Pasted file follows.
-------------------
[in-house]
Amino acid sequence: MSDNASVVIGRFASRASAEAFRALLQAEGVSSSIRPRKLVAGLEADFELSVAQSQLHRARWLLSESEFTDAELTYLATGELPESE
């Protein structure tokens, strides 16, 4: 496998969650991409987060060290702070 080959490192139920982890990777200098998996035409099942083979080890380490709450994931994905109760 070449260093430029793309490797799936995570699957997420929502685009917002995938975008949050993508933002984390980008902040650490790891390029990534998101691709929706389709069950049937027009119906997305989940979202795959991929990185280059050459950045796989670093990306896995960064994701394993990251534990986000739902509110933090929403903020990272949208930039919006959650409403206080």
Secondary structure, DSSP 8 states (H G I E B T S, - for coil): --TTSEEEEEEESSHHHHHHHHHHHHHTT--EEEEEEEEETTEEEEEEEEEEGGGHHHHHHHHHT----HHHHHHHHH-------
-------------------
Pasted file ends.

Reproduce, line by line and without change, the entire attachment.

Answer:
[in-house]
Amino acid sequence: MSDNASVVIGRFASRASAEAFRALLQAEGVSSSIRPRKLVAGLEADFELSVAQSQLHRARWLLSESEFTDAELTYLATGELPESE
């Protein structure tokens, strides 16, 4: 496998969650991409987060060290702070 080959490192139920982890990777200098998996035409099942083979080890380490709450994931994905109760 070449260093430029793309490797799936995570699957997420929502685009917002995938975008949050993508933002984390980008902040650490790891390029990534998101691709929706389709069950049937027009119906997305989940979202795959991929990185280059050459950045796989670093990306896995960064994701394993990251534990986000739902509110933090929403903020990272949208930039919006959650409403206080």
Secondary structure, DSSP 8 states (H G I E B T S, - for coil): --TTSEEEEEEESSHHHHHHHHHHHHHTT--EEEEEEEEETTEEEEEEEEEEGGGHHHHHHHHHT----HHHHHHHHH-------